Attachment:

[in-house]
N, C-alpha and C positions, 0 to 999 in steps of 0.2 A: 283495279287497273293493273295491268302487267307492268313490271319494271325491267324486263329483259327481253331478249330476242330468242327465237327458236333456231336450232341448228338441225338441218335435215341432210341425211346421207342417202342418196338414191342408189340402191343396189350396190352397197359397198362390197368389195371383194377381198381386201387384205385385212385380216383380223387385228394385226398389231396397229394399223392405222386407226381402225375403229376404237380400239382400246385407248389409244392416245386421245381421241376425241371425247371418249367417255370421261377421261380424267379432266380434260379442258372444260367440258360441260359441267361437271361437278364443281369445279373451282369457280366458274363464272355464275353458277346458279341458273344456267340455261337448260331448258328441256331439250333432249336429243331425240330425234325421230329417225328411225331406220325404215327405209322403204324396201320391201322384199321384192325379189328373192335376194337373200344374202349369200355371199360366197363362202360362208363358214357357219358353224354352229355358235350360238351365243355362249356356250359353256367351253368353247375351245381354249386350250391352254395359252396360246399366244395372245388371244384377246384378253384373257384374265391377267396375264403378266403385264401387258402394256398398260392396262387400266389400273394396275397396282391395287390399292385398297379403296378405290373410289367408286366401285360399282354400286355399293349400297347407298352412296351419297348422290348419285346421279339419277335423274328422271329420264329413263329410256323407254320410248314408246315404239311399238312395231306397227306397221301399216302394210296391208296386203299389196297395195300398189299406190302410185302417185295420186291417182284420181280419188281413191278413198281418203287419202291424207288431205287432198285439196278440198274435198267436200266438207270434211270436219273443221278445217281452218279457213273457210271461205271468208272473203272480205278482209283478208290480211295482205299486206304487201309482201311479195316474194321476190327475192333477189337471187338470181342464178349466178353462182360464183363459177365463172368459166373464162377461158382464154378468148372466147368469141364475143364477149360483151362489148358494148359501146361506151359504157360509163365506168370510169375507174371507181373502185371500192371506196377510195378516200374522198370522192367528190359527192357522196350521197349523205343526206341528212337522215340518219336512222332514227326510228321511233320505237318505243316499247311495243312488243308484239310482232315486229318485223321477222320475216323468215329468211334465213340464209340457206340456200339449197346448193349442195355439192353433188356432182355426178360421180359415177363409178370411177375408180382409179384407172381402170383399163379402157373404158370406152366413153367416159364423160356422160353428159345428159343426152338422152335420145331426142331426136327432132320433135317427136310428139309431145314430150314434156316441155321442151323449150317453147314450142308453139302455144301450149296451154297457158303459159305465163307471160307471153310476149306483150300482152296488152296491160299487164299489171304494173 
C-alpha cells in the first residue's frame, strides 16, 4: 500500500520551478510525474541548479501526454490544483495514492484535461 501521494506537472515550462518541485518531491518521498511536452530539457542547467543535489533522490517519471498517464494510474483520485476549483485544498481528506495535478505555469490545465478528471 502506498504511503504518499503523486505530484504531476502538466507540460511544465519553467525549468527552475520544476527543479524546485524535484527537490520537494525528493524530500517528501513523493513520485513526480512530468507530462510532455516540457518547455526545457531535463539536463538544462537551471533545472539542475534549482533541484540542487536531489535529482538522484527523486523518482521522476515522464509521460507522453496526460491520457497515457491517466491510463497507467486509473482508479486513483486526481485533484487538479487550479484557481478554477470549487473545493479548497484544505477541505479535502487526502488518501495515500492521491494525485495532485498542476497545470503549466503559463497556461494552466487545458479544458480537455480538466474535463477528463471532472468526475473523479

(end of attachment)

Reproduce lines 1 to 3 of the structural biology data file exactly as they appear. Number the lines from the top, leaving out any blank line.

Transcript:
[in-house]
N, C-alpha and C positions, 0 to 999 in steps of 0.2 A: 283495279287497273293493273295491268302487267307492268313490271319494271325491267324486263329483259327481253331478249330476242330468242327465237327458236333456231336450232341448228338441225338441218335435215341432210341425211346421207342417202342418196338414191342408189340402191343396189350396190352397197359397198362390197368389195371383194377381198381386201387384205385385212385380216383380223387385228394385226398389231396397229394399223392405222386407226381402225375403229376404237380400239382400246385407248389409244392416245386421245381421241376425241371425247371418249367417255370421261377421261380424267379432266380434260379442258372444260367440258360441260359441267361437271361437278364443281369445279373451282369457280366458274363464272355464275353458277346458279341458273344456267340455261337448260331448258328441256331439250333432249336429243331425240330425234325421230329417225328411225331406220325404215327405209322403204324396201320391201322384199321384192325379189328373192335376194337373200344374202349369200355371199360366197363362202360362208363358214357357219358353224354352229355358235350360238351365243355362249356356250359353256367351253368353247375351245381354249386350250391352254395359252396360246399366244395372245388371244384377246384378253384373257384374265391377267396375264403378266403385264401387258402394256398398260392396262387400266389400273394396275397396282391395287390399292385398297379403296378405290373410289367408286366401285360399282354400286355399293349400297347407298352412296351419297348422290348419285346421279339419277335423274328422271329420264329413263329410256323407254320410248314408246315404239311399238312395231306397227306397221301399216302394210296391208296386203299389196297395195300398189299406190302410185302417185295420186291417182284420181280419188281413191278413198281418203287419202291424207288431205287432198285439196278440198274435198267436200266438207270434211270436219273443221278445217281452218279457213273457210271461205271468208272473203272480205278482209283478208290480211295482205299486206304487201309482201311479195316474194321476190327475192333477189337471187338470181342464178349466178353462182360464183363459177365463172368459166373464162377461158382464154378468148372466147368469141364475143364477149360483151362489148358494148359501146361506151359504157360509163365506168370510169375507174371507181373502185371500192371506196377510195378516200374522198370522192367528190359527192357522196350521197349523205343526206341528212337522215340518219336512222332514227326510228321511233320505237318505243316499247311495243312488243308484239310482232315486229318485223321477222320475216323468215329468211334465213340464209340457206340456200339449197346448193349442195355439192353433188356432182355426178360421180359415177363409178370411177375408180382409179384407172381402170383399163379402157373404158370406152366413153367416159364423160356422160353428159345428159343426152338422152335420145331426142331426136327432132320433135317427136310428139309431145314430150314434156316441155321442151323449150317453147314450142308453139302455144301450149296451154297457158303459159305465163307471160307471153310476149306483150300482152296488152296491160299487164299489171304494173 
C-alpha cells in the first residue's frame, strides 16, 4: 500500500520551478510525474541548479501526454490544483495514492484535461 501521494506537472515550462518541485518531491518521498511536452530539457542547467543535489533522490517519471498517464494510474483520485476549483485544498481528506495535478505555469490545465478528471 502506498504511503504518499503523486505530484504531476502538466507540460511544465519553467525549468527552475520544476527543479524546485524535484527537490520537494525528493524530500517528501513523493513520485513526480512530468507530462510532455516540457518547455526545457531535463539536463538544462537551471533545472539542475534549482533541484540542487536531489535529482538522484527523486523518482521522476515522464509521460507522453496526460491520457497515457491517466491510463497507467486509473482508479486513483486526481485533484487538479487550479484557481478554477470549487473545493479548497484544505477541505479535502487526502488518501495515500492521491494525485495532485498542476497545470503549466503559463497556461494552466487545458479544458480537455480538466474535463477528463471532472468526475473523479